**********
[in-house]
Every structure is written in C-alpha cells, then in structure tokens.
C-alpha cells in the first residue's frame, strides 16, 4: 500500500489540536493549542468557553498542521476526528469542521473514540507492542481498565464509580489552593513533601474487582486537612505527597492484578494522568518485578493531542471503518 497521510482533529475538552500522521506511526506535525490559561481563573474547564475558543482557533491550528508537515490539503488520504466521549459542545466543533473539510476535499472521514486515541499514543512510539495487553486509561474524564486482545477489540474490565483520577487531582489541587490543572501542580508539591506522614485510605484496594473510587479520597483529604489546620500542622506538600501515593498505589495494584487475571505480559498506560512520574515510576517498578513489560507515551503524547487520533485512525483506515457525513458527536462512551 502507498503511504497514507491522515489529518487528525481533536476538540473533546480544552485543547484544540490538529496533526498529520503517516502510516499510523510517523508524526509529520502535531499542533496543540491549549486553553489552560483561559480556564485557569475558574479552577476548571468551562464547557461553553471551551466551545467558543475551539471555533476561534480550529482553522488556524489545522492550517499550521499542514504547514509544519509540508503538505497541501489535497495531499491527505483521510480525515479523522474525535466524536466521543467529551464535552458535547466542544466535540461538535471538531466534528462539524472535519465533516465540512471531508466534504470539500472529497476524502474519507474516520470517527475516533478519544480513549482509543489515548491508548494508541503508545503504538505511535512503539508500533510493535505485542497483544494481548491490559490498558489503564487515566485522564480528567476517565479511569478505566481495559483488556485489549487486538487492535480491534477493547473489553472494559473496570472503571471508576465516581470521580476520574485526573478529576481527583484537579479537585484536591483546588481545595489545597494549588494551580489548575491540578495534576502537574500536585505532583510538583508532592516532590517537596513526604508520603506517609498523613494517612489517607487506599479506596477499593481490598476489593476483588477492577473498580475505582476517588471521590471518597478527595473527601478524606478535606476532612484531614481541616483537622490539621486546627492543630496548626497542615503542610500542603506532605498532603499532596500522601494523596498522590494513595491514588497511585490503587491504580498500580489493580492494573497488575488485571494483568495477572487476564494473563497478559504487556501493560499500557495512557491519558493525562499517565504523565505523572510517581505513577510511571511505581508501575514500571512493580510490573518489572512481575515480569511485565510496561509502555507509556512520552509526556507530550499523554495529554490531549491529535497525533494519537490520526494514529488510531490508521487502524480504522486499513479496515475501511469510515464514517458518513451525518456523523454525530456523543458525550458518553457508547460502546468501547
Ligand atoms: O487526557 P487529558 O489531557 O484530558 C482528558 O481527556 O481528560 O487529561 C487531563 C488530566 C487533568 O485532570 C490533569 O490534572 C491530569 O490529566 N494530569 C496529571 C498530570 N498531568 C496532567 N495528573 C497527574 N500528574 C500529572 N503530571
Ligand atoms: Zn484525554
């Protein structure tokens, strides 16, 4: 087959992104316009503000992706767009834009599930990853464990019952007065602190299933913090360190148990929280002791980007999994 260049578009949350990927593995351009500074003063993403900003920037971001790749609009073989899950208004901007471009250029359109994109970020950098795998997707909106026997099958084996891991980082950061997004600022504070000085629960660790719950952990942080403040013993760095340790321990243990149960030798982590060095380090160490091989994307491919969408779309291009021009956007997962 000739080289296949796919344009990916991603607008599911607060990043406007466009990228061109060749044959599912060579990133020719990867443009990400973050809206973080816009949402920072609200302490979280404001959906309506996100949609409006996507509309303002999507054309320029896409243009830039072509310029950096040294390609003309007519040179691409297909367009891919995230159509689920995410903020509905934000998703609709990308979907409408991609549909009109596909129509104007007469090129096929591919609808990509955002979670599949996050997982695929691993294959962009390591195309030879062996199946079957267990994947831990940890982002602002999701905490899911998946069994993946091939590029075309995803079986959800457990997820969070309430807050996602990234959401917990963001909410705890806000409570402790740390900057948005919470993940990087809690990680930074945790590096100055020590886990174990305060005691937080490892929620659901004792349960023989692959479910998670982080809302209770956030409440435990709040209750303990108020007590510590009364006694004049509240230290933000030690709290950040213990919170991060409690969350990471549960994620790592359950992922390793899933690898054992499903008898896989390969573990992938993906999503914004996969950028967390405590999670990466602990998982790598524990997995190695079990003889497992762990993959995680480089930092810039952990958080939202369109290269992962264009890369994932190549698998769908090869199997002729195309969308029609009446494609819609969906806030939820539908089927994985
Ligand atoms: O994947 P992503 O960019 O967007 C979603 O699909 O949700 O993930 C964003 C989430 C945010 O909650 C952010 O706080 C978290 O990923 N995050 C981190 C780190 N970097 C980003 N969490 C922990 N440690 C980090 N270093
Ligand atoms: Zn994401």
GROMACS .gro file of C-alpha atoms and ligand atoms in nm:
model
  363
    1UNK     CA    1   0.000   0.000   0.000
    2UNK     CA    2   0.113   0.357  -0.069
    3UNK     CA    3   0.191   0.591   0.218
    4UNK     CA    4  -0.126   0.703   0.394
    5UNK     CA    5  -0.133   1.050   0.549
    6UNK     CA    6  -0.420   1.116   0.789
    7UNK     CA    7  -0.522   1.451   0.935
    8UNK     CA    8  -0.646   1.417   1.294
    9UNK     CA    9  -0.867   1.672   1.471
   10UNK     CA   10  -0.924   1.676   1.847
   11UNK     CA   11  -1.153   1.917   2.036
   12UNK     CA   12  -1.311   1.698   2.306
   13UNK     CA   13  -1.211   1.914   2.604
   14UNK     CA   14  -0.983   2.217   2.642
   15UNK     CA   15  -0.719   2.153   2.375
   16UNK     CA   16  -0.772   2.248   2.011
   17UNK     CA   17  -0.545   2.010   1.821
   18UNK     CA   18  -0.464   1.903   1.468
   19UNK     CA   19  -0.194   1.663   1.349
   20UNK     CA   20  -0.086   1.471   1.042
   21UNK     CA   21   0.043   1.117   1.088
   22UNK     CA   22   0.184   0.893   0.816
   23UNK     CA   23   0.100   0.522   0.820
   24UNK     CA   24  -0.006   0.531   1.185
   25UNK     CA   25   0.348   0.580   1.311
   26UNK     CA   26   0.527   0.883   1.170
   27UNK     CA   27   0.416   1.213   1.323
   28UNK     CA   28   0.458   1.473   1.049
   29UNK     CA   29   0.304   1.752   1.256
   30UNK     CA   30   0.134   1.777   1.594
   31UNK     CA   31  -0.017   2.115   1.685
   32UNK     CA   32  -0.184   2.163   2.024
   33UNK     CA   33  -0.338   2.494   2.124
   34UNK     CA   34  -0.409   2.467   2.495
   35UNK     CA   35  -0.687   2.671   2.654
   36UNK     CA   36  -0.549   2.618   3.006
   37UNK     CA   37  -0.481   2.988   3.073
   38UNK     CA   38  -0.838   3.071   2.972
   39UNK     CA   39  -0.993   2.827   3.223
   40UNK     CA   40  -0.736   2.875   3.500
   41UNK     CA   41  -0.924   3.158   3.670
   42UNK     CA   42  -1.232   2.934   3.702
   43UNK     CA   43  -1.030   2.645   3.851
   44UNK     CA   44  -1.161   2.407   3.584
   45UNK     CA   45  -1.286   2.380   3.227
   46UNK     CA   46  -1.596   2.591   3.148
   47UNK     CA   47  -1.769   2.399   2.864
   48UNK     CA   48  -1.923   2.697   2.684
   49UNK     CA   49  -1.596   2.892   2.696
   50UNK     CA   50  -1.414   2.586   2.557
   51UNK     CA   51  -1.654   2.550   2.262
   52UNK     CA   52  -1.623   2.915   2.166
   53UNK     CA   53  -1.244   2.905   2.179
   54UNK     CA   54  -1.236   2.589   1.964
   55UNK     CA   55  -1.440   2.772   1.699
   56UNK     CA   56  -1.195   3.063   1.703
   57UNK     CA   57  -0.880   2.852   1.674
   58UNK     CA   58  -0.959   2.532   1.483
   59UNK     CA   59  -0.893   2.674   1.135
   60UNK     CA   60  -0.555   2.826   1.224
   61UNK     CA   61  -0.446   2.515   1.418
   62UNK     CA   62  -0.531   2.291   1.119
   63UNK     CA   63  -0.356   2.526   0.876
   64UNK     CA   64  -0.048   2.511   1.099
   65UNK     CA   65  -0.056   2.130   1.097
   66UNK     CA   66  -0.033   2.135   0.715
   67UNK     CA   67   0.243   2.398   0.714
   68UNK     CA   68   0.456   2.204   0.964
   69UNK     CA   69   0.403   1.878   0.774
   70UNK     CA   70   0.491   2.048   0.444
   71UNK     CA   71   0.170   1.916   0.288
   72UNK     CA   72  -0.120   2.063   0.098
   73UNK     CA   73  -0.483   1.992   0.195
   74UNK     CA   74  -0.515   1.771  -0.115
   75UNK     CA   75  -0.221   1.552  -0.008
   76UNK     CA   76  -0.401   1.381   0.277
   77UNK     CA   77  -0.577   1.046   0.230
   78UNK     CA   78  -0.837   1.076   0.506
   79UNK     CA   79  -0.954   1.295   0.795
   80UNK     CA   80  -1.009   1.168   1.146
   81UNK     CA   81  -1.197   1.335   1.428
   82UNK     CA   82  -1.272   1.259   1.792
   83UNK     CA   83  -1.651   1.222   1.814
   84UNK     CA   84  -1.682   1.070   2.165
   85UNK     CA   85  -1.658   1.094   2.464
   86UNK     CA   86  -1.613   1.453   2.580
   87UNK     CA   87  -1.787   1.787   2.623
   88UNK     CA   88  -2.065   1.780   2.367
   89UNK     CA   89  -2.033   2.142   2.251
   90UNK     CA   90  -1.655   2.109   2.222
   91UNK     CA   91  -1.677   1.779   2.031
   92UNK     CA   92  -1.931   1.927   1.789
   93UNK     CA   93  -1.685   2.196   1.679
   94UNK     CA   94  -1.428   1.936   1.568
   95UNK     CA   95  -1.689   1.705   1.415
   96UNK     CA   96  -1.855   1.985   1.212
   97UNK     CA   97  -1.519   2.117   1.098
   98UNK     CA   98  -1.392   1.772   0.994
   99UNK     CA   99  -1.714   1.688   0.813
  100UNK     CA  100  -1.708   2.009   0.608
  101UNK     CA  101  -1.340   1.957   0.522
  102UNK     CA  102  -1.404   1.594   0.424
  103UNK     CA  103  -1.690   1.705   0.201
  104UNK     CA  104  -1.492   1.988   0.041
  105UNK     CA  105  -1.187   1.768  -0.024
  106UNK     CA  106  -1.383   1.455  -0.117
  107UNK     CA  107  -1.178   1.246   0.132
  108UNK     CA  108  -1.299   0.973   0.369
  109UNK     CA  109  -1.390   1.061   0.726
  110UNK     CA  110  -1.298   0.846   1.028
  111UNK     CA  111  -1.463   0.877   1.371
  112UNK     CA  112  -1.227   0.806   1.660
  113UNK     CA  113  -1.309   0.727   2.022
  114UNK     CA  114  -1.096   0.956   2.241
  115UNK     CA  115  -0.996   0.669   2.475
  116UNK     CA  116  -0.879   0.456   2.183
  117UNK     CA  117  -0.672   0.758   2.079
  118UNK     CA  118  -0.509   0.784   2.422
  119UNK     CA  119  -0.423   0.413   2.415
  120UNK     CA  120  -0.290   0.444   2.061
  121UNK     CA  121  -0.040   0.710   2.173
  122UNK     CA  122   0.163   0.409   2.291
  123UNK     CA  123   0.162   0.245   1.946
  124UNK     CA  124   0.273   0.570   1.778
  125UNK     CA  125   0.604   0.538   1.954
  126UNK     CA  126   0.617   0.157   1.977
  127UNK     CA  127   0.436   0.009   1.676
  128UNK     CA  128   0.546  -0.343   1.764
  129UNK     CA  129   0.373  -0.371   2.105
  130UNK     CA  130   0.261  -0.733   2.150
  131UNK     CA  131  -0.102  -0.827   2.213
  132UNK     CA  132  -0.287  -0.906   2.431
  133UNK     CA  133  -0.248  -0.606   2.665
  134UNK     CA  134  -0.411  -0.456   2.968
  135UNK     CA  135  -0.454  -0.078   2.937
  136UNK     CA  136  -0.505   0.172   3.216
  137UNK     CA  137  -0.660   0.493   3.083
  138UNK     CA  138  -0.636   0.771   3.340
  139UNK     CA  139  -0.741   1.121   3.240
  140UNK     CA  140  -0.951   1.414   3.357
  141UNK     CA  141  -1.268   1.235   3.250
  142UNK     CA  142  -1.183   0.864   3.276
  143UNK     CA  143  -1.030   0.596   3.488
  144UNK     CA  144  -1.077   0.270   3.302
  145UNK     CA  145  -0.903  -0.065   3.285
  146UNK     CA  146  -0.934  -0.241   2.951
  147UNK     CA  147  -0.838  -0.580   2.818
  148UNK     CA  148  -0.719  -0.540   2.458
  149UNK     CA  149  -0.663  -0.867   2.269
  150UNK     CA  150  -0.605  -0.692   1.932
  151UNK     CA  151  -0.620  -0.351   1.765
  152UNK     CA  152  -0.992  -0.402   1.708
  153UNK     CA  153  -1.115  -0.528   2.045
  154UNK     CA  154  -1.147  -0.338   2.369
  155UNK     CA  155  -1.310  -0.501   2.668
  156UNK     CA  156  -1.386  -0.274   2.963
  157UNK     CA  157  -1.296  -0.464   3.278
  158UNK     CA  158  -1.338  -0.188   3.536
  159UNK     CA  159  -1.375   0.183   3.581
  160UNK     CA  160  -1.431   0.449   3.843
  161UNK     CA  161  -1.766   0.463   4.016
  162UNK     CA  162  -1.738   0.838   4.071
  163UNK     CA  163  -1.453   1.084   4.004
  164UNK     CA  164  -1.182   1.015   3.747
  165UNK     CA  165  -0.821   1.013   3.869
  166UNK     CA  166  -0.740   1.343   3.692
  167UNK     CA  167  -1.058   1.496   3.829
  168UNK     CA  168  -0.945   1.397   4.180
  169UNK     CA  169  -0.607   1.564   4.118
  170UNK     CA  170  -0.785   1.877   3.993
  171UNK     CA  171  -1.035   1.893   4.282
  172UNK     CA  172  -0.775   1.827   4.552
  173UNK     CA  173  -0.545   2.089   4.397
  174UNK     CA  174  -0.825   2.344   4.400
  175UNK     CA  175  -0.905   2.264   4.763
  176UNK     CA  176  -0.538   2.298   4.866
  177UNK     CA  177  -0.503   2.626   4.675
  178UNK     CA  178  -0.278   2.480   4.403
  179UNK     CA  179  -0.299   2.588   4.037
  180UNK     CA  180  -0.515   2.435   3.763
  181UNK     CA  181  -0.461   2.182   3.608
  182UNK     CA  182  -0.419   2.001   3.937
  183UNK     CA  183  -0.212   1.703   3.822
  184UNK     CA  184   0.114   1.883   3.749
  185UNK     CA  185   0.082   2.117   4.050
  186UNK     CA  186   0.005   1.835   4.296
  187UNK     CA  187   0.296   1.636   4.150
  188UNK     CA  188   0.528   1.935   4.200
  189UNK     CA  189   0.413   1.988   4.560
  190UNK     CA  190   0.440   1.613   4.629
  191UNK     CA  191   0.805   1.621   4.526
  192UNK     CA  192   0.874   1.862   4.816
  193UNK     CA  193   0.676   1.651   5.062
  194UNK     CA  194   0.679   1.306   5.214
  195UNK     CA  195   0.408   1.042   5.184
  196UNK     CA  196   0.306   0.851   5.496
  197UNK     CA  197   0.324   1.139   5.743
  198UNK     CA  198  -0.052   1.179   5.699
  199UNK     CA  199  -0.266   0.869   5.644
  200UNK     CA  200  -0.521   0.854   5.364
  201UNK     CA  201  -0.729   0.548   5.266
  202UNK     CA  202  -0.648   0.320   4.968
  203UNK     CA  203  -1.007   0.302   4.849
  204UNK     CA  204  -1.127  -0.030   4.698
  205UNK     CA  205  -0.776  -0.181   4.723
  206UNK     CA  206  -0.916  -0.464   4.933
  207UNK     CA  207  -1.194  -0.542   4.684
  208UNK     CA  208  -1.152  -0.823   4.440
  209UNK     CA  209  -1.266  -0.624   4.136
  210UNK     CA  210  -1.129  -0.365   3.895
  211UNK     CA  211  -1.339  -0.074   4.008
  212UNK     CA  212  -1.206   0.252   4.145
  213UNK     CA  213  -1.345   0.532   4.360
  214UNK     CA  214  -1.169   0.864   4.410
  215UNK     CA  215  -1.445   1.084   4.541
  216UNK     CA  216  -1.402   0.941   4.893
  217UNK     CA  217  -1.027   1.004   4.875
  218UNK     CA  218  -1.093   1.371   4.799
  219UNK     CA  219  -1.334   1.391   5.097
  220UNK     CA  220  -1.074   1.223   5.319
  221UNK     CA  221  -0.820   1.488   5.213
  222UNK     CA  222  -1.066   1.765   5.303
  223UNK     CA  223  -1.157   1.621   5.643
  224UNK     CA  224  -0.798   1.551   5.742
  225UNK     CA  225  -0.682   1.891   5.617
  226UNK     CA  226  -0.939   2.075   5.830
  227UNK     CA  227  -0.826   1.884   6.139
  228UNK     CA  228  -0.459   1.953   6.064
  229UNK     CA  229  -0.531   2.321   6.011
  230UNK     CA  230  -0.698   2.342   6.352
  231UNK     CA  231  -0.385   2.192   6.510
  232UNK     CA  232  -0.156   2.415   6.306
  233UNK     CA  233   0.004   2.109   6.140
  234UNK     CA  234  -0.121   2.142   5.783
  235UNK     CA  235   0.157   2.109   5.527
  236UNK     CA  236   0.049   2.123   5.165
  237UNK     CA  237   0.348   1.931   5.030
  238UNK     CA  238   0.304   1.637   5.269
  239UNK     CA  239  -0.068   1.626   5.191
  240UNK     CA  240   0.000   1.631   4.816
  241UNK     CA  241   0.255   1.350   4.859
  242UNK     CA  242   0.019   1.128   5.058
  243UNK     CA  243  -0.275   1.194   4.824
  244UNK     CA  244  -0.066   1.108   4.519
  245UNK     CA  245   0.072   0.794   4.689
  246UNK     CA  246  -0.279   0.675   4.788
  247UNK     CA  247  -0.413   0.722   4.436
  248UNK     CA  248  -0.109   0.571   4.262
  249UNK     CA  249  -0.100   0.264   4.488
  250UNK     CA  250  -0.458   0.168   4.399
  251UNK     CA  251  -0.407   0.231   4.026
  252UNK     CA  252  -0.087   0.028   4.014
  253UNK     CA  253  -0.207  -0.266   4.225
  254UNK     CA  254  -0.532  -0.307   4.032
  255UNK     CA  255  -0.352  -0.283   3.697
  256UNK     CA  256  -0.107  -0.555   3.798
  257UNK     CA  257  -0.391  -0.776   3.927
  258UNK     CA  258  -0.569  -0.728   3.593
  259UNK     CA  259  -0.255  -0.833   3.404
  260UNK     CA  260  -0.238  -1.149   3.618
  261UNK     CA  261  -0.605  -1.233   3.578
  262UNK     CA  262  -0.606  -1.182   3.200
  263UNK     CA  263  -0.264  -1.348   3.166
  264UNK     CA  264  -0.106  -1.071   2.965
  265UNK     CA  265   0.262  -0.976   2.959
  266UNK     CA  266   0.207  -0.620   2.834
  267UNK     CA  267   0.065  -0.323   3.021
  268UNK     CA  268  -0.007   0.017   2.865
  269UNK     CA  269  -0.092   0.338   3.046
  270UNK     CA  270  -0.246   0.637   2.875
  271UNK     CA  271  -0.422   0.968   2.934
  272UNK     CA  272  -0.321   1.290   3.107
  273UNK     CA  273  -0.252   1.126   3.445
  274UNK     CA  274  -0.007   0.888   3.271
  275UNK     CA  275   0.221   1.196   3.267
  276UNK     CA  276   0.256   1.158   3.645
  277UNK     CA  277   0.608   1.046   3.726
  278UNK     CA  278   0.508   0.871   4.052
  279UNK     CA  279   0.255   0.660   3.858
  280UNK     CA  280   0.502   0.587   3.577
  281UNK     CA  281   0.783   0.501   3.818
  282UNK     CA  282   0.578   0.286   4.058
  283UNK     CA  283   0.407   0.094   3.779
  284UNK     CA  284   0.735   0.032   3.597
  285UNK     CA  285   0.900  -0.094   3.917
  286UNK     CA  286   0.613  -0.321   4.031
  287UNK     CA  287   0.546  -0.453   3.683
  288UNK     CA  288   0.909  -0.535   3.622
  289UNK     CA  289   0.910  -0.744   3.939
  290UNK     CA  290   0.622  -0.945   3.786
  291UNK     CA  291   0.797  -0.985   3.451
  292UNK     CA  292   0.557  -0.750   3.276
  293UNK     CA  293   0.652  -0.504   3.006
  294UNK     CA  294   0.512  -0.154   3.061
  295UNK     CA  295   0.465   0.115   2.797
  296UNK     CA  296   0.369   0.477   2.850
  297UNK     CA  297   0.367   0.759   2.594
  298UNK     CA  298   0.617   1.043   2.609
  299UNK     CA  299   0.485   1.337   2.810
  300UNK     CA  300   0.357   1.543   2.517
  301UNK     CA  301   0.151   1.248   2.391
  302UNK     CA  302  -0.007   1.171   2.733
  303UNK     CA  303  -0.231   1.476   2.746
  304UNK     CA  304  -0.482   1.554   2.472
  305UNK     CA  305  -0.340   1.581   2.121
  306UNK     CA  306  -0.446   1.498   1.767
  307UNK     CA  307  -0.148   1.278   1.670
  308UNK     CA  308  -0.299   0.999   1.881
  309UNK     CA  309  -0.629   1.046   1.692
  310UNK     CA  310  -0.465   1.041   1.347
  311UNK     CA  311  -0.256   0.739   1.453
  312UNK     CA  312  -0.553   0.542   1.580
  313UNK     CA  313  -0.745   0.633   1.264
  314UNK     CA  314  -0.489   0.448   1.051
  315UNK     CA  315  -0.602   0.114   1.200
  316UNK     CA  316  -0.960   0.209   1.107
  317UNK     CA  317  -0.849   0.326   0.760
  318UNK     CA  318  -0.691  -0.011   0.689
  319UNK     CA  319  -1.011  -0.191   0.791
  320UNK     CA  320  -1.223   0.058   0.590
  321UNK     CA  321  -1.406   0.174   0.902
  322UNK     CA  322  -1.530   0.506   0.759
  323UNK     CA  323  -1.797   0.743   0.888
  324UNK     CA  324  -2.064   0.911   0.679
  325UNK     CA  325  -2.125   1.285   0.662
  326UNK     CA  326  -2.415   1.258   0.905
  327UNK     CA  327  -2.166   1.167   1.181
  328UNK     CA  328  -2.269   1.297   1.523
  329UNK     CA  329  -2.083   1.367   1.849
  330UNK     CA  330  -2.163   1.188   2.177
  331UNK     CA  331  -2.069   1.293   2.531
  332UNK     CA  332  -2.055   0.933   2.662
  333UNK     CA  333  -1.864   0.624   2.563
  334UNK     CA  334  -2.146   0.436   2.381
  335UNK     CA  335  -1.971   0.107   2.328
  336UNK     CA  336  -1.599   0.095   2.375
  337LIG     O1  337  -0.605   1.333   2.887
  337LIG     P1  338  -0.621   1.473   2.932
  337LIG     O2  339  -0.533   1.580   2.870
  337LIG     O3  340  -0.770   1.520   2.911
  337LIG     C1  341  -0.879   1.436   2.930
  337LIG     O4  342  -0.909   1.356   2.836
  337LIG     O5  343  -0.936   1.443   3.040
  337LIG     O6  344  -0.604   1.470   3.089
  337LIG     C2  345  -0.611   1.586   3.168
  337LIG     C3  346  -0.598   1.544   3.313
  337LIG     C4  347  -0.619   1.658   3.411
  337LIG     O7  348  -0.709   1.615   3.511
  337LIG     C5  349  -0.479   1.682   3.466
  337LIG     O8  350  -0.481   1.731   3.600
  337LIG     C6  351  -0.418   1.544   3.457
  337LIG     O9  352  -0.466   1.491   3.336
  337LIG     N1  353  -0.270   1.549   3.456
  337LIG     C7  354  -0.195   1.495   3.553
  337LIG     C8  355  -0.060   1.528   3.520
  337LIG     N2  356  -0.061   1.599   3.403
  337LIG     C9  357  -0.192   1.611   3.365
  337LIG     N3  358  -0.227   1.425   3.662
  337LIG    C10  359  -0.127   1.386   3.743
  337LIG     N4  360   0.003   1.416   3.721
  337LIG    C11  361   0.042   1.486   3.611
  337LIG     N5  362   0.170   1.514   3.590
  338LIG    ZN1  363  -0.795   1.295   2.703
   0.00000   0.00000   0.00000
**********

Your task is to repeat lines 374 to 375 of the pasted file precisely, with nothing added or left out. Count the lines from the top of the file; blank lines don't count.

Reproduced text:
  338LIG    ZN1  363  -0.795   1.295   2.703
   0.00000   0.00000   0.00000